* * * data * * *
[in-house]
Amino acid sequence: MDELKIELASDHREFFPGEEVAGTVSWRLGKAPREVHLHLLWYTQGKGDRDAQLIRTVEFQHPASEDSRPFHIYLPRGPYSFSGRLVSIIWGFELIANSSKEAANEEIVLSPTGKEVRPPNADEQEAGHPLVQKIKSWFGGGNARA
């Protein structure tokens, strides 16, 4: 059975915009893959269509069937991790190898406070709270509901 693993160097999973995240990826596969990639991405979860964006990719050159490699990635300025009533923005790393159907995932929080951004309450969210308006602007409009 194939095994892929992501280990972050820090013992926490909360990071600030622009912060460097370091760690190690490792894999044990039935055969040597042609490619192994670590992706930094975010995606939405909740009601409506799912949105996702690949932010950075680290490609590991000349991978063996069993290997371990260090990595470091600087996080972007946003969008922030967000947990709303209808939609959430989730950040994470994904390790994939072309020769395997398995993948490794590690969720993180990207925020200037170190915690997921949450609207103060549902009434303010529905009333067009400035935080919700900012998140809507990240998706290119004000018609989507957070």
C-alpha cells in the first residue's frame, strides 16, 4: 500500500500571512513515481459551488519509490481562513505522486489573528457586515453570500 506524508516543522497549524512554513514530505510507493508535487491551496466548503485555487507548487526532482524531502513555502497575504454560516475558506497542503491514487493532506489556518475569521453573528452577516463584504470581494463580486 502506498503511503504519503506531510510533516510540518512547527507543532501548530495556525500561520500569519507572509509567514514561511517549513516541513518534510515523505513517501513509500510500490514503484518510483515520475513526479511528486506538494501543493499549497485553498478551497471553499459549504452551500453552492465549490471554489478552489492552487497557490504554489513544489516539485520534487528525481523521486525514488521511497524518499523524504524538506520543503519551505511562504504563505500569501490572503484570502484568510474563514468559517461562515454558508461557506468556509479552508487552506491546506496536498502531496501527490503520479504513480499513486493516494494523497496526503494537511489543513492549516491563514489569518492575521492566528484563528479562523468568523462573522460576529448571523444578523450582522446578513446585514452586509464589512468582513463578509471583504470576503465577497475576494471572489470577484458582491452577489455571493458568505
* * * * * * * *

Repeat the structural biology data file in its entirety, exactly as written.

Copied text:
[in-house]
Amino acid sequence: MDELKIELASDHREFFPGEEVAGTVSWRLGKAPREVHLHLLWYTQGKGDRDAQLIRTVEFQHPASEDSRPFHIYLPRGPYSFSGRLVSIIWGFELIANSSKEAANEEIVLSPTGKEVRPPNADEQEAGHPLVQKIKSWFGGGNARA
């Protein structure tokens, strides 16, 4: 059975915009893959269509069937991790190898406070709270509901 693993160097999973995240990826596969990639991405979860964006990719050159490699990635300025009533923005790393159907995932929080951004309450969210308006602007409009 194939095994892929992501280990972050820090013992926490909360990071600030622009912060460097370091760690190690490792894999044990039935055969040597042609490619192994670590992706930094975010995606939405909740009601409506799912949105996702690949932010950075680290490609590991000349991978063996069993290997371990260090990595470091600087996080972007946003969008922030967000947990709303209808939609959430989730950040994470994904390790994939072309020769395997398995993948490794590690969720993180990207925020200037170190915690997921949450609207103060549902009434303010529905009333067009400035935080919700900012998140809507990240998706290119004000018609989507957070």
C-alpha cells in the first residue's frame, strides 16, 4: 500500500500571512513515481459551488519509490481562513505522486489573528457586515453570500 506524508516543522497549524512554513514530505510507493508535487491551496466548503485555487507548487526532482524531502513555502497575504454560516475558506497542503491514487493532506489556518475569521453573528452577516463584504470581494463580486 502506498503511503504519503506531510510533516510540518512547527507543532501548530495556525500561520500569519507572509509567514514561511517549513516541513518534510515523505513517501513509500510500490514503484518510483515520475513526479511528486506538494501543493499549497485553498478551497471553499459549504452551500453552492465549490471554489478552489492552487497557490504554489513544489516539485520534487528525481523521486525514488521511497524518499523524504524538506520543503519551505511562504504563505500569501490572503484570502484568510474563514468559517461562515454558508461557506468556509479552508487552506491546506496536498502531496501527490503520479504513480499513486493516494494523497496526503494537511489543513492549516491563514489569518492575521492566528484563528479562523468568523462573522460576529448571523444578523450582522446578513446585514452586509464589512468582513463578509471583504470576503465577497475576494471572489470577484458582491452577489455571493458568505